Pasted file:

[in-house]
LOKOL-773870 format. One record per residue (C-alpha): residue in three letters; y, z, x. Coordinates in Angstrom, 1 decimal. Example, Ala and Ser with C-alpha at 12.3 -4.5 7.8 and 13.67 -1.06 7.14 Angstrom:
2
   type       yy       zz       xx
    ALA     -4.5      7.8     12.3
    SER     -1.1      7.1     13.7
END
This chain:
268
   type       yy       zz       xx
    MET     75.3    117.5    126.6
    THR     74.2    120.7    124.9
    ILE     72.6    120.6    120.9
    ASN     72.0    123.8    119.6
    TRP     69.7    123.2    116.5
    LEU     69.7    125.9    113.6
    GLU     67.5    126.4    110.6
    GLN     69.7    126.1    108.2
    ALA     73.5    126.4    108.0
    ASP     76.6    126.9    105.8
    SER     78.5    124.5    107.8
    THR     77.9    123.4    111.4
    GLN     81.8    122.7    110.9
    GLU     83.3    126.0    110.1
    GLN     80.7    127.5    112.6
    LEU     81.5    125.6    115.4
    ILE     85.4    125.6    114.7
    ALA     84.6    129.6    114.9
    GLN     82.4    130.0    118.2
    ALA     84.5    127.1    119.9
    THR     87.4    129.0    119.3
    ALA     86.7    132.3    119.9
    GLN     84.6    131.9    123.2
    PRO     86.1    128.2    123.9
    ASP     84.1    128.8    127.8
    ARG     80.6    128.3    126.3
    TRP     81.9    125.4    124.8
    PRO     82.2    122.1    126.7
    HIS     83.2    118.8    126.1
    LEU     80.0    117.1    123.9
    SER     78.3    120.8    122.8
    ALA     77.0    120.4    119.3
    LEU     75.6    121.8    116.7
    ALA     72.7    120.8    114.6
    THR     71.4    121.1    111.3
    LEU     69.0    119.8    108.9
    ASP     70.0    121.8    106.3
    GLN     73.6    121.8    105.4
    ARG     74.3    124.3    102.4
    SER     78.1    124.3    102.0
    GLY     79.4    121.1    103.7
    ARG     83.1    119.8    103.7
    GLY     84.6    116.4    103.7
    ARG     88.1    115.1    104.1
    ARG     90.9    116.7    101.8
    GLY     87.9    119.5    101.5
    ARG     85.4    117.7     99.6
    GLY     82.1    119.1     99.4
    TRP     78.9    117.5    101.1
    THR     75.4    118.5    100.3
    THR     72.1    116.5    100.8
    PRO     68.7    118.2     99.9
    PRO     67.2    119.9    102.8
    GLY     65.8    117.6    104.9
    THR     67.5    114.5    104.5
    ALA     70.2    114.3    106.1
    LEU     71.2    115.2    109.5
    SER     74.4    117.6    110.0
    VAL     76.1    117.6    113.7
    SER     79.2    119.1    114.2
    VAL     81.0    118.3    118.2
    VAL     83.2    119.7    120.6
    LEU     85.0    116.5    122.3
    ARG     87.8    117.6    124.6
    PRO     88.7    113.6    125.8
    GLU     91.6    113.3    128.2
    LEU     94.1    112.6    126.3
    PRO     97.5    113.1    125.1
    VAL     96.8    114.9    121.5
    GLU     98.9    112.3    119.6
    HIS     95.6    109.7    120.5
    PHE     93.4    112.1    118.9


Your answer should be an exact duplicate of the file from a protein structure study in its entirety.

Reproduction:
[in-house]
LOKOL-773870 format. One record per residue (C-alpha): residue in three letters; y, z, x. Coordinates in Angstrom, 1 decimal. Example, Ala and Ser with C-alpha at 12.3 -4.5 7.8 and 13.67 -1.06 7.14 Angstrom:
2
   type       yy       zz       xx
    ALA     -4.5      7.8     12.3
    SER     -1.1      7.1     13.7
END
This chain:
268
   type       yy       zz       xx
    MET     75.3    117.5    126.6
    THR     74.2    120.7    124.9
    ILE     72.6    120.6    120.9
    ASN     72.0    123.8    119.6
    TRP     69.7    123.2    116.5
    LEU     69.7    125.9    113.6
    GLU     67.5    126.4    110.6
    GLN     69.7    126.1    108.2
    ALA     73.5    126.4    108.0
    ASP     76.6    126.9    105.8
    SER     78.5    124.5    107.8
    THR     77.9    123.4    111.4
    GLN     81.8    122.7    110.9
    GLU     83.3    126.0    110.1
    GLN     80.7    127.5    112.6
    LEU     81.5    125.6    115.4
    ILE     85.4    125.6    114.7
    ALA     84.6    129.6    114.9
    GLN     82.4    130.0    118.2
    ALA     84.5    127.1    119.9
    THR     87.4    129.0    119.3
    ALA     86.7    132.3    119.9
    GLN     84.6    131.9    123.2
    PRO     86.1    128.2    123.9
    ASP     84.1    128.8    127.8
    ARG     80.6    128.3    126.3
    TRP     81.9    125.4    124.8
    PRO     82.2    122.1    126.7
    HIS     83.2    118.8    126.1
    LEU     80.0    117.1    123.9
    SER     78.3    120.8    122.8
    ALA     77.0    120.4    119.3
    LEU     75.6    121.8    116.7
    ALA     72.7    120.8    114.6
    THR     71.4    121.1    111.3
    LEU     69.0    119.8    108.9
    ASP     70.0    121.8    106.3
    GLN     73.6    121.8    105.4
    ARG     74.3    124.3    102.4
    SER     78.1    124.3    102.0
    GLY     79.4    121.1    103.7
    ARG     83.1    119.8    103.7
    GLY     84.6    116.4    103.7
    ARG     88.1    115.1    104.1
    ARG     90.9    116.7    101.8
    GLY     87.9    119.5    101.5
    ARG     85.4    117.7     99.6
    GLY     82.1    119.1     99.4
    TRP     78.9    117.5    101.1
    THR     75.4    118.5    100.3
    THR     72.1    116.5    100.8
    PRO     68.7    118.2     99.9
    PRO     67.2    119.9    102.8
    GLY     65.8    117.6    104.9
    THR     67.5    114.5    104.5
    ALA     70.2    114.3    106.1
    LEU     71.2    115.2    109.5
    SER     74.4    117.6    110.0
    VAL     76.1    117.6    113.7
    SER     79.2    119.1    114.2
    VAL     81.0    118.3    118.2
    VAL     83.2    119.7    120.6
    LEU     85.0    116.5    122.3
    ARG     87.8    117.6    124.6
    PRO     88.7    113.6    125.8
    GLU     91.6    113.3    128.2
    LEU     94.1    112.6    126.3
    PRO     97.5    113.1    125.1
    VAL     96.8    114.9    121.5
    GLU     98.9    112.3    119.6
    HIS     95.6    109.7    120.5
    PHE     93.4    112.1    118.9